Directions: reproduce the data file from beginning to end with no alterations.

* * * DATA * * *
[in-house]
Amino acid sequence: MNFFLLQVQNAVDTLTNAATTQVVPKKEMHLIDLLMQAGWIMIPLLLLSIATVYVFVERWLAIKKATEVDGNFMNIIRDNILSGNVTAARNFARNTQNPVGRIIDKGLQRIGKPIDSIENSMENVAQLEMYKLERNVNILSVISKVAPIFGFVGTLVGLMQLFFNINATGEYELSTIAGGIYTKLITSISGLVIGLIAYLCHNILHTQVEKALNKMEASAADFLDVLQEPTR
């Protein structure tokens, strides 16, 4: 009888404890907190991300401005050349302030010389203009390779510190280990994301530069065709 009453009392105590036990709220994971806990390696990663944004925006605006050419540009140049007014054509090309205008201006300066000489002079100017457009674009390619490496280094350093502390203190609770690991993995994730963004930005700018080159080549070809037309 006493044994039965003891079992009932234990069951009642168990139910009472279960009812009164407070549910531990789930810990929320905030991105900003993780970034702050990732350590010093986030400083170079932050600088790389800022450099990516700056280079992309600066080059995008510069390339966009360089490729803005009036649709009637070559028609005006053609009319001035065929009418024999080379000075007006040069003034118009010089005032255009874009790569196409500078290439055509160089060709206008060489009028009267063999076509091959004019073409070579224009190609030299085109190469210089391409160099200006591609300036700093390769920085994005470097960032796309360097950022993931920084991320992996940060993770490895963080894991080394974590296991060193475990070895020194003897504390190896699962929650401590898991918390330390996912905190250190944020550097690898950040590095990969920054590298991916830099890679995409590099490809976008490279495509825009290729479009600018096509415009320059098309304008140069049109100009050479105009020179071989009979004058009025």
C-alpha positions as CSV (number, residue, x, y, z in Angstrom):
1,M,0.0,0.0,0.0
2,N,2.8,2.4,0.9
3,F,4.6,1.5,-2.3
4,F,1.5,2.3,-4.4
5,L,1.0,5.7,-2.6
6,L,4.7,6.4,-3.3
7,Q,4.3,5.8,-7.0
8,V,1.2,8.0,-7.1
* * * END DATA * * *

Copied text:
[in-house]
Amino acid sequence: MNFFLLQVQNAVDTLTNAATTQVVPKKEMHLIDLLMQAGWIMIPLLLLSIATVYVFVERWLAIKKATEVDGNFMNIIRDNILSGNVTAARNFARNTQNPVGRIIDKGLQRIGKPIDSIENSMENVAQLEMYKLERNVNILSVISKVAPIFGFVGTLVGLMQLFFNINATGEYELSTIAGGIYTKLITSISGLVIGLIAYLCHNILHTQVEKALNKMEASAADFLDVLQEPTR
């Protein structure tokens, strides 16, 4: 009888404890907190991300401005050349302030010389203009390779510190280990994301530069065709 009453009392105590036990709220994971806990390696990663944004925006605006050419540009140049007014054509090309205008201006300066000489002079100017457009674009390619490496280094350093502390203190609770690991993995994730963004930005700018080159080549070809037309 006493044994039965003891079992009932234990069951009642168990139910009472279960009812009164407070549910531990789930810990929320905030991105900003993780970034702050990732350590010093986030400083170079932050600088790389800022450099990516700056280079992309600066080059995008510069390339966009360089490729803005009036649709009637070559028609005006053609009319001035065929009418024999080379000075007006040069003034118009010089005032255009874009790569196409500078290439055509160089060709206008060489009028009267063999076509091959004019073409070579224009190609030299085109190469210089391409160099200006591609300036700093390769920085994005470097960032796309360097950022993931920084991320992996940060993770490895963080894991080394974590296991060193475990070895020194003897504390190896699962929650401590898991918390330390996912905190250190944020550097690898950040590095990969920054590298991916830099890679995409590099490809976008490279495509825009290729479009600018096509415009320059098309304008140069049109100009050479105009020179071989009979004058009025």
C-alpha positions as CSV (number, residue, x, y, z in Angstrom):
1,M,0.0,0.0,0.0
2,N,2.8,2.4,0.9
3,F,4.6,1.5,-2.3
4,F,1.5,2.3,-4.4
5,L,1.0,5.7,-2.6
6,L,4.7,6.4,-3.3
7,Q,4.3,5.8,-7.0
8,V,1.2,8.0,-7.1